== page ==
Since 2013, the NY Federal Reserve has been conducting a consumer survey focused on expectations for rental housing costs in the year ahead. The survey participants expect housing rental costs to soar a record 9.7% in the next 12 months, which is a major increase from the average of about 5.6% since the survey began nearly eight years ago. Survey data and other “soft” indicators, while useful, tend to lag hard data. Granted, there are also widespread reports of labor shortages and lack of transportation, but that is most likely a temporary condition. Taking this and other signals into account, we would be more concerned about inflation becoming a more permanent problem if the bond market was behaving as if the economy was moving towards that. But, the benchmark 10-year US Treasury bond yield, now standing at 1.47%, has descended from its peak of 1.74% on March 31st. Also, some key commodity prices are declining — the lumber crack spread (cited by WCM on June 14th) has fallen over 30% in two weeks. For now, we view these pockets of inflation as more of an adjustment from pandemic-created economic readings rather than a permanent progression towards higher consumer price levels. [chart courtesy NY Fed and Bloomberg LP © 2021]

WCM Chart of the Week for May 11, 2021

The US Census Bureau’s latest survey of retail sales will be reported on May 14th. The Bloomberg survey of economists’ average forecast is for a 1.0% monthly gain, adding to March’s torrid 27.9% annual pace. March’s level of over $614 billion in purchases is nearly 17% higher than the pre-pandemic level of $525.8 billion of February 2020. Consumption, the most dominant portion of the US economy, is clearly rebounding and could further stoke inflationary concerns. This is occurring as hundreds of billions of US fiscal stimulus dollars have yet to be fully deployed with potentially more on the way on top of elevated commodity prices, shortages in building materials and the labor force far from full employment levels. The Fed remains committed to QE, in effect managing the entire yield curve, and has publicly stated that it will tolerate higher inflation. But for how long? Market pressures may force the Fed to act sooner than they currently plan and that could be a major shock to the system. [chart courtesy Bloomberg LP © 2021]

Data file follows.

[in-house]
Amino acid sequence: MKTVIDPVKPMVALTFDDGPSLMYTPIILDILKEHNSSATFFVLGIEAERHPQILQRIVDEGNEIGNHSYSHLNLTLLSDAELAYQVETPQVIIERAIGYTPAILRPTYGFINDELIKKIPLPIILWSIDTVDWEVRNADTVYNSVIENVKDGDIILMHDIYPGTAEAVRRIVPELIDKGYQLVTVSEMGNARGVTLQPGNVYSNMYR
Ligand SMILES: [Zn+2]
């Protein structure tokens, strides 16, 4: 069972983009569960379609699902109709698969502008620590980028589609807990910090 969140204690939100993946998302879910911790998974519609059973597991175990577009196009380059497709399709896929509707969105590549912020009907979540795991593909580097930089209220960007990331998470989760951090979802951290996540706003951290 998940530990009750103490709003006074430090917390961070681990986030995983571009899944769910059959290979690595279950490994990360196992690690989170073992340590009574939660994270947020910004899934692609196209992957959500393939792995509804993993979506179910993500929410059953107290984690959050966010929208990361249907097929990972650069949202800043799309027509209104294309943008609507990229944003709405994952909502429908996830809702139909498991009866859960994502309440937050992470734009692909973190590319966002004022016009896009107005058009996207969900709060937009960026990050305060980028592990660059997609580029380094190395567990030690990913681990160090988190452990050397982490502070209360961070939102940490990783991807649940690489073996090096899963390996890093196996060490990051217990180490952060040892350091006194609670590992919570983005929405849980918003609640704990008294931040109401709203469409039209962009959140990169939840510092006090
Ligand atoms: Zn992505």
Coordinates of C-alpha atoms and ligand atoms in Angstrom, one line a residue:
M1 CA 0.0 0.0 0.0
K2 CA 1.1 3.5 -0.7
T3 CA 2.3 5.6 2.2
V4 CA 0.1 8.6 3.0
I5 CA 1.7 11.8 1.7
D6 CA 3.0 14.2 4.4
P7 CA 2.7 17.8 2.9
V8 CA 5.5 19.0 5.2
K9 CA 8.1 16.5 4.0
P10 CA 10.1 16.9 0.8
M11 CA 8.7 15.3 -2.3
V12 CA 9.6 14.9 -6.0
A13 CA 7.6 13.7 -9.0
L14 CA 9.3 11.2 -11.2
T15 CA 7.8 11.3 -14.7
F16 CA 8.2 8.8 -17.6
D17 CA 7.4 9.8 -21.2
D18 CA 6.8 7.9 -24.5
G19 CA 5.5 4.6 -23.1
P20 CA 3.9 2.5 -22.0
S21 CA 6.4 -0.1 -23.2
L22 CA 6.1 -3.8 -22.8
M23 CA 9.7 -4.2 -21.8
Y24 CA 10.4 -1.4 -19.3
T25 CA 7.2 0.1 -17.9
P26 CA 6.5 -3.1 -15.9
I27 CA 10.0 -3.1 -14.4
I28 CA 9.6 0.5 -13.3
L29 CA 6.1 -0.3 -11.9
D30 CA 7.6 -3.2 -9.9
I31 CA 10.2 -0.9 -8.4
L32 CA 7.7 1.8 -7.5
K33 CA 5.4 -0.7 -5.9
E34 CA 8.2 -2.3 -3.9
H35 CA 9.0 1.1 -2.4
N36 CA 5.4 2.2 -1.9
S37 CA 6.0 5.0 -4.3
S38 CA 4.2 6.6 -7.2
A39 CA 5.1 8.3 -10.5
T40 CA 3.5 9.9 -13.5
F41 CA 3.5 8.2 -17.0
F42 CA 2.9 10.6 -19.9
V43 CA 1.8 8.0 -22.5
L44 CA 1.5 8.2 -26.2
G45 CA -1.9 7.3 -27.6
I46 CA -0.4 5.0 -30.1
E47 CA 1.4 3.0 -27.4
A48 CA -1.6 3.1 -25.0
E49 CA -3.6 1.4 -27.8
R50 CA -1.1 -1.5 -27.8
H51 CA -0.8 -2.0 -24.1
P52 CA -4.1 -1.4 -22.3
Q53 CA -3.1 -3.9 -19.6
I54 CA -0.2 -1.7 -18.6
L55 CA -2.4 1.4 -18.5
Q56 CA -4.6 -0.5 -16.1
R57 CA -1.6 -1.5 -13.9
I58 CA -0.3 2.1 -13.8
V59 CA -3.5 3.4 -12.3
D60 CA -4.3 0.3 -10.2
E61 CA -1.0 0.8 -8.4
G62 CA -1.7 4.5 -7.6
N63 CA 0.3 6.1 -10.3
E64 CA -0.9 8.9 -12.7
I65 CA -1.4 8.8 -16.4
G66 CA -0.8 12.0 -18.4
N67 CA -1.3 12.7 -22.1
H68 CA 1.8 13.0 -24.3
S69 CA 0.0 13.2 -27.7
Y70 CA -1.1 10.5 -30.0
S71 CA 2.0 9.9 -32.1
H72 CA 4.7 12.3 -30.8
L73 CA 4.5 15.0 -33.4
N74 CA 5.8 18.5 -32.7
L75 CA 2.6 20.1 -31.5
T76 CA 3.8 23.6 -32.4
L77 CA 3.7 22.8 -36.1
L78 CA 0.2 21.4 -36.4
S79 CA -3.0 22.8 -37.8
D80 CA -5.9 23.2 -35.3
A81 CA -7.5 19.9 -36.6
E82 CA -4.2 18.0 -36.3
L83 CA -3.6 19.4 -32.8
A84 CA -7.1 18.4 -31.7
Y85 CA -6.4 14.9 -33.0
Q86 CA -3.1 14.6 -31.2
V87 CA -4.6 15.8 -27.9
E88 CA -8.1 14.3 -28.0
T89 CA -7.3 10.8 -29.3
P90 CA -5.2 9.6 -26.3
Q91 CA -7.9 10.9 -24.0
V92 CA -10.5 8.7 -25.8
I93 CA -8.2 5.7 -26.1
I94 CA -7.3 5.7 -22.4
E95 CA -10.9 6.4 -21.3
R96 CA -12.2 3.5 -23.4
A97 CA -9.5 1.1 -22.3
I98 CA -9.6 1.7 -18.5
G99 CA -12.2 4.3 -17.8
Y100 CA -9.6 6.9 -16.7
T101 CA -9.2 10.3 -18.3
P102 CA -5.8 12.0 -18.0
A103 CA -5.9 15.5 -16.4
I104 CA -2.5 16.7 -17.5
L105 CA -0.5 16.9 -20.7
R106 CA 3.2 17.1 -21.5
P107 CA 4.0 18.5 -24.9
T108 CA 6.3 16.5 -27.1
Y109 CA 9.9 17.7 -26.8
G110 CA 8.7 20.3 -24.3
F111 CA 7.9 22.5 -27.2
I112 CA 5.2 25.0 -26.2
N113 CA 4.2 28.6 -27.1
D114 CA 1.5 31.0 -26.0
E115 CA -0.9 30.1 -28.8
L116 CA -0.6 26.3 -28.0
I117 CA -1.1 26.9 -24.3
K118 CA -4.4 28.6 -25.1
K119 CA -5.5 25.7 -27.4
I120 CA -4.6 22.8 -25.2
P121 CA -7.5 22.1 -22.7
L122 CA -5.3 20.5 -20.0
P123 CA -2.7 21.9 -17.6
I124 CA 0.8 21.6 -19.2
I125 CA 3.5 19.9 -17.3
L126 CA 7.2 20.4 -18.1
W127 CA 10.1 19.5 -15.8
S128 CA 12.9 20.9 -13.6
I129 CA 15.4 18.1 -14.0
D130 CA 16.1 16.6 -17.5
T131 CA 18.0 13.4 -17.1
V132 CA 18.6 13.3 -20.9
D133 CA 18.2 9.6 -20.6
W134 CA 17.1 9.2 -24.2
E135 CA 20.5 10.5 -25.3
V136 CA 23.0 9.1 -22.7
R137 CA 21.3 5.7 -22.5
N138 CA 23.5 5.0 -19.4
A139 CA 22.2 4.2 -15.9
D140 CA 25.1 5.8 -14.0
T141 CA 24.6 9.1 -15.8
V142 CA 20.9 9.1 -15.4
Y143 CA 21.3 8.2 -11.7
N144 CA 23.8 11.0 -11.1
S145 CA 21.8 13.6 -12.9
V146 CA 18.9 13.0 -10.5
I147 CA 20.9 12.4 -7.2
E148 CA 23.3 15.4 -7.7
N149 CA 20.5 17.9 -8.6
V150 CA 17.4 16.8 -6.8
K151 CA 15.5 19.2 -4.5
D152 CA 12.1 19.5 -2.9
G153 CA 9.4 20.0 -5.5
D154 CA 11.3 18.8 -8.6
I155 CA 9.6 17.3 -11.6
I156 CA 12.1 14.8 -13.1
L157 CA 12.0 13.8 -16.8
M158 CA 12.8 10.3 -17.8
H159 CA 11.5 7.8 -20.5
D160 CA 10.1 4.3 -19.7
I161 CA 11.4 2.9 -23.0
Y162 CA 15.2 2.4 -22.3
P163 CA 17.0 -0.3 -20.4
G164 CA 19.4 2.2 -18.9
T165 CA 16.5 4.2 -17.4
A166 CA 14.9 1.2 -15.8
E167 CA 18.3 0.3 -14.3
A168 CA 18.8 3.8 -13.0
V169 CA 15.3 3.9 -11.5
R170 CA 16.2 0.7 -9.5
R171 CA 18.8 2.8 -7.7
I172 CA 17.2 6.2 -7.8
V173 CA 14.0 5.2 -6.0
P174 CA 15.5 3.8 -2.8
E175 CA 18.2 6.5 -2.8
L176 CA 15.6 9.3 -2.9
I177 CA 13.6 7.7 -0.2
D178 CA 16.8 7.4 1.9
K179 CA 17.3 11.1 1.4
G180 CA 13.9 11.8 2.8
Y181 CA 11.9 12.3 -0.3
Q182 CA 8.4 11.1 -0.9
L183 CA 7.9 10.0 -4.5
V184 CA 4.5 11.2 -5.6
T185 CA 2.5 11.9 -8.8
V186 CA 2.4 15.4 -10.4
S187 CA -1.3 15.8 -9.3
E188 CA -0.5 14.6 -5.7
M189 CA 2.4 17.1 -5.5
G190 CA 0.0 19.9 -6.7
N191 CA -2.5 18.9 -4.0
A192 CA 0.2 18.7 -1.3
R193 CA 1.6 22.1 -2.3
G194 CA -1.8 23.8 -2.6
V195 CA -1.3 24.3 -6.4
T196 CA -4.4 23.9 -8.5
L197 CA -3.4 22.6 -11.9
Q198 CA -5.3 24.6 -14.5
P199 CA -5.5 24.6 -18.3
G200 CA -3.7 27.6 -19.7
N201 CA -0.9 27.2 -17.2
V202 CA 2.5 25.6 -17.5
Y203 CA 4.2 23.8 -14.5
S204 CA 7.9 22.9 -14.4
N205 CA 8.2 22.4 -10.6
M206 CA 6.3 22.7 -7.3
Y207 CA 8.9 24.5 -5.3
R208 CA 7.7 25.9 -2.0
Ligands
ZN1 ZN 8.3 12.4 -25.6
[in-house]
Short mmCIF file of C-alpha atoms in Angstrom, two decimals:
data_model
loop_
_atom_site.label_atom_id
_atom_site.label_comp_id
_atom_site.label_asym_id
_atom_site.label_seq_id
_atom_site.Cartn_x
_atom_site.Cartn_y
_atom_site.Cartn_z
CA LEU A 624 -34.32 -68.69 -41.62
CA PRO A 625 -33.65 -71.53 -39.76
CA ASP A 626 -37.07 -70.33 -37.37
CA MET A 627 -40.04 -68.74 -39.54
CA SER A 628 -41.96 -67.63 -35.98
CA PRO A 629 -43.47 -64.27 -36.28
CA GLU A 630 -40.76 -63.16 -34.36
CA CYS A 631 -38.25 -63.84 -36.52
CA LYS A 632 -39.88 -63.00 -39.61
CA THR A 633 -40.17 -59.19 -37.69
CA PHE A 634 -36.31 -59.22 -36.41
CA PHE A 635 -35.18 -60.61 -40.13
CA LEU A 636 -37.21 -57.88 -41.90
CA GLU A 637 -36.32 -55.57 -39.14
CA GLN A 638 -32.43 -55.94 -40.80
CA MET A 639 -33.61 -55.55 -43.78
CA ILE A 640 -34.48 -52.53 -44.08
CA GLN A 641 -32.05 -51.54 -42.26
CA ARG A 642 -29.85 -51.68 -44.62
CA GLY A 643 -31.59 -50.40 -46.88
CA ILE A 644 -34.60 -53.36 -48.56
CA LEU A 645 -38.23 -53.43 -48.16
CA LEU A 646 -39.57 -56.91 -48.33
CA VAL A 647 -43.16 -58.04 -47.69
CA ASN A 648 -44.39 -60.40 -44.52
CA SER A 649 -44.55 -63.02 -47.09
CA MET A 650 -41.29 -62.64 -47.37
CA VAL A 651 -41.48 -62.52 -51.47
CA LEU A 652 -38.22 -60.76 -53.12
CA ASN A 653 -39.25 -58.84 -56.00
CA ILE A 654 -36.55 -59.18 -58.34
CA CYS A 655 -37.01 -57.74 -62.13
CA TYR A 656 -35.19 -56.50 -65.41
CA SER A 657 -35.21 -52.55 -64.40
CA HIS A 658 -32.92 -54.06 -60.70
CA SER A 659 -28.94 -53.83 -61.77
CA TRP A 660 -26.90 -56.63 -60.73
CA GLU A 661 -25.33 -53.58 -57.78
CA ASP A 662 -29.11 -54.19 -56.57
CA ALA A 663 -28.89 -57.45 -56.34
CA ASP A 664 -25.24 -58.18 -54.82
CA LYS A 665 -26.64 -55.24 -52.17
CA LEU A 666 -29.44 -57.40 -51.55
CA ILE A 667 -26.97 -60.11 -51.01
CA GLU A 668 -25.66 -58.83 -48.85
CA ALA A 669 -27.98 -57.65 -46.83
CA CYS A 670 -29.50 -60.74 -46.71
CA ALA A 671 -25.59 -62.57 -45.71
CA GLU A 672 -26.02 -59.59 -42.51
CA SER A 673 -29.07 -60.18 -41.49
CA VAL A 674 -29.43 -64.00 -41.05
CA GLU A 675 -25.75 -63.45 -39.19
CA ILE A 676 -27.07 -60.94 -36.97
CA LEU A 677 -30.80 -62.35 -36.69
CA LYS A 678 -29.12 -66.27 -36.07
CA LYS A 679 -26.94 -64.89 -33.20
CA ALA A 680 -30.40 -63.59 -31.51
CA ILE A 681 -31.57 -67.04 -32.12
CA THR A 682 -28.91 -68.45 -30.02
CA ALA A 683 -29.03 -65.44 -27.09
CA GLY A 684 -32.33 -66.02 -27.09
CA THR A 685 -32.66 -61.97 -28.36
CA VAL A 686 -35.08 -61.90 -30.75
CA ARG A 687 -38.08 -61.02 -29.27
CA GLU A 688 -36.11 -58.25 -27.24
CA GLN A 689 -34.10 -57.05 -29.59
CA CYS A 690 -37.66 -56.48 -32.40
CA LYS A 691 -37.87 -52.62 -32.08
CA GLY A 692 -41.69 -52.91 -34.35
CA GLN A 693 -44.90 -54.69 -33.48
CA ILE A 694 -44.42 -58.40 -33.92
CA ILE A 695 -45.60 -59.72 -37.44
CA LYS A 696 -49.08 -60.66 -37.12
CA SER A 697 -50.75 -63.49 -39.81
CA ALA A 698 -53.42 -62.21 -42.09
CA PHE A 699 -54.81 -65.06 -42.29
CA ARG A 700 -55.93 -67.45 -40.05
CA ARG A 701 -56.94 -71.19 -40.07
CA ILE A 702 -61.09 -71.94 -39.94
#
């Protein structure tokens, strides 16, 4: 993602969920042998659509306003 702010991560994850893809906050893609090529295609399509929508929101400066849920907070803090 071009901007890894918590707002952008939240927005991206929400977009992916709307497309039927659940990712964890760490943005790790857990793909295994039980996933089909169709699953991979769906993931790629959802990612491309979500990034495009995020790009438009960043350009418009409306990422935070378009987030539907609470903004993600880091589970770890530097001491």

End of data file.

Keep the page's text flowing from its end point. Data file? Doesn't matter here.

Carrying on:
WCM Chart of the Week for March 15, 2021